FAA confirms ATOP oceanic control award intent

Washington DC
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Federal Aviation Administration officials confirm the agency intends to award a major contract to upgrade its oceanic air traffic control systems to a consortium containing Lockheed Martin.

An FAA spokeswoman says that although the agency expects to award the advanced technologies and oceanic procedures (ATOP) contract officially in June, “our intent is to award it to Lockheed Martin”.

Although she says that until the contract is signed, “things could change”, the spokeswoman confirms the FAA is planning to announce soon the decision to award the ATOP contract to a consortium containing Airways New Zealand, Lockheed Martin and Canada’s Adacel Technologies.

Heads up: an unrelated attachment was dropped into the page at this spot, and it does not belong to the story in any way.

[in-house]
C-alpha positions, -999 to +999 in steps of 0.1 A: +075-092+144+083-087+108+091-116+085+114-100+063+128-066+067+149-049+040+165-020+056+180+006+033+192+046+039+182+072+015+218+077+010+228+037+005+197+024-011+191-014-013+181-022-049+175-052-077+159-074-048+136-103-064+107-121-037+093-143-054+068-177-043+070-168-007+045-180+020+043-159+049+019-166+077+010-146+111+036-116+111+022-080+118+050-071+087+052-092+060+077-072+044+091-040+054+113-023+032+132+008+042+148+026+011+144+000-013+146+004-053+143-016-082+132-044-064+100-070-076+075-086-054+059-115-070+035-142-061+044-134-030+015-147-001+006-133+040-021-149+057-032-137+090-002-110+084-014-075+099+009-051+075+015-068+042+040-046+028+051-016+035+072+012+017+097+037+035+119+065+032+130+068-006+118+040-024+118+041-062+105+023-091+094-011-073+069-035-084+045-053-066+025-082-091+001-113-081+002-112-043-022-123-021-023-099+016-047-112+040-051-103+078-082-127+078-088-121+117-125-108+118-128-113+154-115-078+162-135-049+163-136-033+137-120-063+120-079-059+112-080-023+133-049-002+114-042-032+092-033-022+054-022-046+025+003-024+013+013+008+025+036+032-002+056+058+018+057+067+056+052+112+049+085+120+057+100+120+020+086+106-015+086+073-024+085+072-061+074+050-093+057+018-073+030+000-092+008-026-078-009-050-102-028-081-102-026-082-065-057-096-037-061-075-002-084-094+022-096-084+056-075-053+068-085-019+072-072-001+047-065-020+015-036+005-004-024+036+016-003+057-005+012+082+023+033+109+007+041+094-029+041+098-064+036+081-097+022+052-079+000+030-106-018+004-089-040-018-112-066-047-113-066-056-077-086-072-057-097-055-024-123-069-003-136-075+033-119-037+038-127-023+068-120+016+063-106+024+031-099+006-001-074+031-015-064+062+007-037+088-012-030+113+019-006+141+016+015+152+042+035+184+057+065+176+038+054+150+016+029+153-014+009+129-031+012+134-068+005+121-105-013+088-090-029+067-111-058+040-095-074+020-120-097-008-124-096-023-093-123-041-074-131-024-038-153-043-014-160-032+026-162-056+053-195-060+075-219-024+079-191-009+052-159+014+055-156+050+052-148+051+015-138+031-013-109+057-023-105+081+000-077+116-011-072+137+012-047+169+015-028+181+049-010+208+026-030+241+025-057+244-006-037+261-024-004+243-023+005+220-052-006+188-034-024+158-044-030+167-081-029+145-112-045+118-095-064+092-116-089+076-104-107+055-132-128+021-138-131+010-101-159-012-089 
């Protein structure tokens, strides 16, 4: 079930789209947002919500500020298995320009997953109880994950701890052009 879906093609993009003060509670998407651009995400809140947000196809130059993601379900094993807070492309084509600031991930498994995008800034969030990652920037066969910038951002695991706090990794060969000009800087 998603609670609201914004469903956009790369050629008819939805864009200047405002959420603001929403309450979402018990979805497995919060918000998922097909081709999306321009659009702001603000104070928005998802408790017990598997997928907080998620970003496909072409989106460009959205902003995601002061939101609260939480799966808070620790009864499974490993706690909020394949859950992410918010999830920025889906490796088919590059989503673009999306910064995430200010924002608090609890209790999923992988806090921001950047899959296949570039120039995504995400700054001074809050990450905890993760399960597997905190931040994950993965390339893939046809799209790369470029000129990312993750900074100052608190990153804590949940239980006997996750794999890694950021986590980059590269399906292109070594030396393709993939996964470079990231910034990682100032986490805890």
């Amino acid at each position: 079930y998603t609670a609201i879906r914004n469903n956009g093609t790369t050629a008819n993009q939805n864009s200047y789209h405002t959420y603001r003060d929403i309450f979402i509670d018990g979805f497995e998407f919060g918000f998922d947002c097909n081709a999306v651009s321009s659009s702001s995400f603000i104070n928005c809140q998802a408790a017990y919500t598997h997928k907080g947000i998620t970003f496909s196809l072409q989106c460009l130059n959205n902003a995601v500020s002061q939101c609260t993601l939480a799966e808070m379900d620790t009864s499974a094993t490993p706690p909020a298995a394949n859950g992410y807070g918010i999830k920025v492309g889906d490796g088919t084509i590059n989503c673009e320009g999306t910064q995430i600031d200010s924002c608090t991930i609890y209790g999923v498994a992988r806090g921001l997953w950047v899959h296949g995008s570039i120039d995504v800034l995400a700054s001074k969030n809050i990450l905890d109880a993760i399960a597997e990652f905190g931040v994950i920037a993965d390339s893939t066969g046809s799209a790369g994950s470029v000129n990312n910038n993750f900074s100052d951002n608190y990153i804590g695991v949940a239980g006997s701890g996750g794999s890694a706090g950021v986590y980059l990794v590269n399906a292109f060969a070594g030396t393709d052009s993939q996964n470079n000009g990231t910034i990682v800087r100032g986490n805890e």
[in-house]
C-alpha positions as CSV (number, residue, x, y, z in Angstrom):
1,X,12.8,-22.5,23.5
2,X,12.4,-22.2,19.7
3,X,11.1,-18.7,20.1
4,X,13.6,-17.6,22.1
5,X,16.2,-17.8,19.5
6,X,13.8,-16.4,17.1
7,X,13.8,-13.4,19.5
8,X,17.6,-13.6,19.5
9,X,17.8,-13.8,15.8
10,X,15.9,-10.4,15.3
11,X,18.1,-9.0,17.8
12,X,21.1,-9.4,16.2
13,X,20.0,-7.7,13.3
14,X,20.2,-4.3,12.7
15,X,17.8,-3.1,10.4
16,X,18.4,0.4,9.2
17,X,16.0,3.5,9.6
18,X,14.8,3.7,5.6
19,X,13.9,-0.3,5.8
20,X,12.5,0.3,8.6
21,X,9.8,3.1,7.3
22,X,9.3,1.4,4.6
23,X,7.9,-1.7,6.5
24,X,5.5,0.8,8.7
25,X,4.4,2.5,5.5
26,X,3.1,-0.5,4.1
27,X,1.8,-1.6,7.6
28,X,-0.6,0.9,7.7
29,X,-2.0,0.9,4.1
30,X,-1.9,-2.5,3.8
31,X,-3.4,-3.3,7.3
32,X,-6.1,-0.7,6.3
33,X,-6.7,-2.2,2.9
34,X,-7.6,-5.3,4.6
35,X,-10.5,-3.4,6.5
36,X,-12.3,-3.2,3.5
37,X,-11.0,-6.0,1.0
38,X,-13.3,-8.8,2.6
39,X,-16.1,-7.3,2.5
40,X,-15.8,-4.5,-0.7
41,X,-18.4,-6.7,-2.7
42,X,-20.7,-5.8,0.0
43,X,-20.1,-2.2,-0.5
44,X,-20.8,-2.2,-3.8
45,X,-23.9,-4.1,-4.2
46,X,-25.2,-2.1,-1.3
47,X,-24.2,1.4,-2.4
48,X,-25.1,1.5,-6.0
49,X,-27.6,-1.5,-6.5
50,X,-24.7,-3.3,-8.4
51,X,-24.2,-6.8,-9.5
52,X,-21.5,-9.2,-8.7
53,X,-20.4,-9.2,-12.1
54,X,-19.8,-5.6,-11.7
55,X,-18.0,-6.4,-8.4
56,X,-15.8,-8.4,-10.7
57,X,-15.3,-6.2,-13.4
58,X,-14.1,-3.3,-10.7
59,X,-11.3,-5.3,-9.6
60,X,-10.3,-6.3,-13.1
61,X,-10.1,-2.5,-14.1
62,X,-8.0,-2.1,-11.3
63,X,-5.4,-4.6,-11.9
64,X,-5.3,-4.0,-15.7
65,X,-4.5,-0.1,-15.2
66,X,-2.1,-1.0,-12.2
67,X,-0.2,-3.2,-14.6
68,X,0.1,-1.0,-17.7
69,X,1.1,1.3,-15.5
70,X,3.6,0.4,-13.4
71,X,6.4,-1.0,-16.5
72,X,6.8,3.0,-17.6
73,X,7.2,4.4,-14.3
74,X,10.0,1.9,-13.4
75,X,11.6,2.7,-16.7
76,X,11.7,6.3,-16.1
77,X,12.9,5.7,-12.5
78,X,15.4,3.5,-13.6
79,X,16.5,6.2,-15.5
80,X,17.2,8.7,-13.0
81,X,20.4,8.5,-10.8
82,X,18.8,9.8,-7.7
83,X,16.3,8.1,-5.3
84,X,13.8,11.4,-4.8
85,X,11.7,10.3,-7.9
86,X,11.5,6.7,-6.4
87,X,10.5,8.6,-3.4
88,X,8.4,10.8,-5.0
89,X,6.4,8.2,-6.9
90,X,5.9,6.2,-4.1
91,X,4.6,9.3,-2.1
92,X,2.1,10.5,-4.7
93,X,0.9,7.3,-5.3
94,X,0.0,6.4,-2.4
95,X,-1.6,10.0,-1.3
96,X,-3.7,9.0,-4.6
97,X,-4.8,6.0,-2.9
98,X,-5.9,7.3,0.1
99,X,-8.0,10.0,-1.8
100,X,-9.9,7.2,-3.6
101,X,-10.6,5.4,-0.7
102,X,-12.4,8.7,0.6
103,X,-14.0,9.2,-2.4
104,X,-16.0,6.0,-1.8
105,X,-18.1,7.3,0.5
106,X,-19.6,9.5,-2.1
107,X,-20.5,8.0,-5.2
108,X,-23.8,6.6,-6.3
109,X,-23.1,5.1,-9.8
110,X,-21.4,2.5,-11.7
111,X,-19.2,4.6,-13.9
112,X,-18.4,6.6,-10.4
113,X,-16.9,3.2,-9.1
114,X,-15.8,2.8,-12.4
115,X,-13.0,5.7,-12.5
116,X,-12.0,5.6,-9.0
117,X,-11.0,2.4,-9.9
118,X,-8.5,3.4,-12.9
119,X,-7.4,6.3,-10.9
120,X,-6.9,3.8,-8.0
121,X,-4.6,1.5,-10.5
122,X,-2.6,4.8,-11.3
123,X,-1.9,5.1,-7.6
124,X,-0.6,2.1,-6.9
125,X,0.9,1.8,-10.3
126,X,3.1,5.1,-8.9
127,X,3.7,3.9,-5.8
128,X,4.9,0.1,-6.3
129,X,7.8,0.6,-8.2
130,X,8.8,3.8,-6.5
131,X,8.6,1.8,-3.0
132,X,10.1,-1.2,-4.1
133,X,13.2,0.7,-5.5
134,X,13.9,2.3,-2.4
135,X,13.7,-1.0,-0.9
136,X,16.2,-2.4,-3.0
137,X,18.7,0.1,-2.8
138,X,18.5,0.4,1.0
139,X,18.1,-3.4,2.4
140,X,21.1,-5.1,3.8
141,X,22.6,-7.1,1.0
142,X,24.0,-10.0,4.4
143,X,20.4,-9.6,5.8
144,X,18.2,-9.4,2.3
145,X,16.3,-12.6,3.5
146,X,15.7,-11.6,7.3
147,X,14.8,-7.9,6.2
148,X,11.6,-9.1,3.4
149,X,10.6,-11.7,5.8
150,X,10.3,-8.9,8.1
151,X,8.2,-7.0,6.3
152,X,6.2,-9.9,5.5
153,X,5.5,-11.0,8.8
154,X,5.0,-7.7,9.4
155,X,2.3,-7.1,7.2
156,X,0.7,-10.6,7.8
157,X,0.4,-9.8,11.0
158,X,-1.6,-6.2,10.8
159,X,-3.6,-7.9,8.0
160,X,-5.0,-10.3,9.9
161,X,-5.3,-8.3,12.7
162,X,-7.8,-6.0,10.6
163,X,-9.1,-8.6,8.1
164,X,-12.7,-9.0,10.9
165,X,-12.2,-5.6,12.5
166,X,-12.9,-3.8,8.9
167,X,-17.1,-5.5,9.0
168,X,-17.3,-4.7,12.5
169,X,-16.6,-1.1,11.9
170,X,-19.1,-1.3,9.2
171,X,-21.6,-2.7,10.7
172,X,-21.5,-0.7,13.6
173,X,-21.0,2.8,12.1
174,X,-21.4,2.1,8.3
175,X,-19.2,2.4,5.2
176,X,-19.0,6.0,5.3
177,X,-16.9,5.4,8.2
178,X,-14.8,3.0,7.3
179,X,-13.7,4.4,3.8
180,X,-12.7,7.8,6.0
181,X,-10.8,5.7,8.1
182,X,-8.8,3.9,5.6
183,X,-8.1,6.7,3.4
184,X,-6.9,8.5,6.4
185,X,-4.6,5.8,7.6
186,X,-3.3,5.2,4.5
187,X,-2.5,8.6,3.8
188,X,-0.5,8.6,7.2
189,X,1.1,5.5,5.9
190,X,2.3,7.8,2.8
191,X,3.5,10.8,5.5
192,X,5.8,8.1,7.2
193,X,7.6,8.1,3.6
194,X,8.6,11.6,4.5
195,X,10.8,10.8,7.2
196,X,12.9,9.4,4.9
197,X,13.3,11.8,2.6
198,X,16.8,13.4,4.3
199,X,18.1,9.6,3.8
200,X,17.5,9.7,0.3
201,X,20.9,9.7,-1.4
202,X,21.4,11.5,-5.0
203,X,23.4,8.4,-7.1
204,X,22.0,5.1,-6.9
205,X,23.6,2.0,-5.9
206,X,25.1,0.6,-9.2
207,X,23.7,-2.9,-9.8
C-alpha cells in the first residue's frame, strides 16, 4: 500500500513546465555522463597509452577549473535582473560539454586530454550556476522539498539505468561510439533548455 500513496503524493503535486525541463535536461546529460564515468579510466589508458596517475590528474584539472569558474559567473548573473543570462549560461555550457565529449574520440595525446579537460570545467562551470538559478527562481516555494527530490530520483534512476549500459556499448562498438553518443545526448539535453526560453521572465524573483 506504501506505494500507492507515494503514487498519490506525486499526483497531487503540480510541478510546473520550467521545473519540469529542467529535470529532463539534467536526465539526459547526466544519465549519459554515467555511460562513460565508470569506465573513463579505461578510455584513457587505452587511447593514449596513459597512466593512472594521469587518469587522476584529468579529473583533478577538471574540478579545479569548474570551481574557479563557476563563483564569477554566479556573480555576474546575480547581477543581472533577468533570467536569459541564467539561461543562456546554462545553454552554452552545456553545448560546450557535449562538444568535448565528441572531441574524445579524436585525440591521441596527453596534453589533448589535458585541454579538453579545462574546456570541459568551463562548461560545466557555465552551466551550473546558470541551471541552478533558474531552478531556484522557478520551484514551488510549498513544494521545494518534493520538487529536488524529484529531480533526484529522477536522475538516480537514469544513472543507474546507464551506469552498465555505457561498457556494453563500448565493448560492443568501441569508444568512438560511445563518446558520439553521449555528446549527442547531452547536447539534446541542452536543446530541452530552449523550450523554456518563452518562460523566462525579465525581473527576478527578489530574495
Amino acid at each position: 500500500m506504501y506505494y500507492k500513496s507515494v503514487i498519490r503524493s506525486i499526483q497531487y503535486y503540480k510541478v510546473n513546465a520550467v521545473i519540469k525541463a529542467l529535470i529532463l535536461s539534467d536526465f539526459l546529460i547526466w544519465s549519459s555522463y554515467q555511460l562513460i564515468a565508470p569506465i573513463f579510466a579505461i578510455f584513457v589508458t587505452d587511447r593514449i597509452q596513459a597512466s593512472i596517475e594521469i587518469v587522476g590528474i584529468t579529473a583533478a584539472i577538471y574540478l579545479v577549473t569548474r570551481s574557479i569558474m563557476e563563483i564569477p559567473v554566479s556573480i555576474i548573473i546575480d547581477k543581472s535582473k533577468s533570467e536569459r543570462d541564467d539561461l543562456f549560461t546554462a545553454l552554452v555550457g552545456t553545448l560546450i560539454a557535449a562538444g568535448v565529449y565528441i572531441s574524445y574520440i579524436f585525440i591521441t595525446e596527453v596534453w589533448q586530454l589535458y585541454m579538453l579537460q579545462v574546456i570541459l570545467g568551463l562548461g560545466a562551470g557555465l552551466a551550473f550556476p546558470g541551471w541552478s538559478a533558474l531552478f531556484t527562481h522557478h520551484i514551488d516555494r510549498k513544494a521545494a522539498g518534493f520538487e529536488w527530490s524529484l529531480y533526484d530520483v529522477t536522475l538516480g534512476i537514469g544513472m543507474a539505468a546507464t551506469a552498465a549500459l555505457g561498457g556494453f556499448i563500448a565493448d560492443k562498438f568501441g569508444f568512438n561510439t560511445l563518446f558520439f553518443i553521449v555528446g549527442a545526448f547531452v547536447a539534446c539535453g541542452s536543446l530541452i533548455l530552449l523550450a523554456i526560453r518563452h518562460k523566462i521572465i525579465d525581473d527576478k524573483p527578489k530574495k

One year ago today the FAA narrowed the ATOP bidding competition down to two consortia, the Lockheed Martin team and a group led by ARINC and containing Airservices Australia, Airsys ATM, Harris and Sensis.

ARINC had originally proposed to the FAA in 1996 the idea of taking over its oceanic control functions, at a time when the US agency was becoming increasingly embarrassed by its failure to match small the abilities of Pacific nations to introduce advanced Free Flight-capable air traffic management systems for oceanic control.

The ATOP contract is estimated to be worth about $200 million but could be worth much more over the long term to the winning consortium by giving it a leading position in bidding for other air traffic management upgrade deals internationally.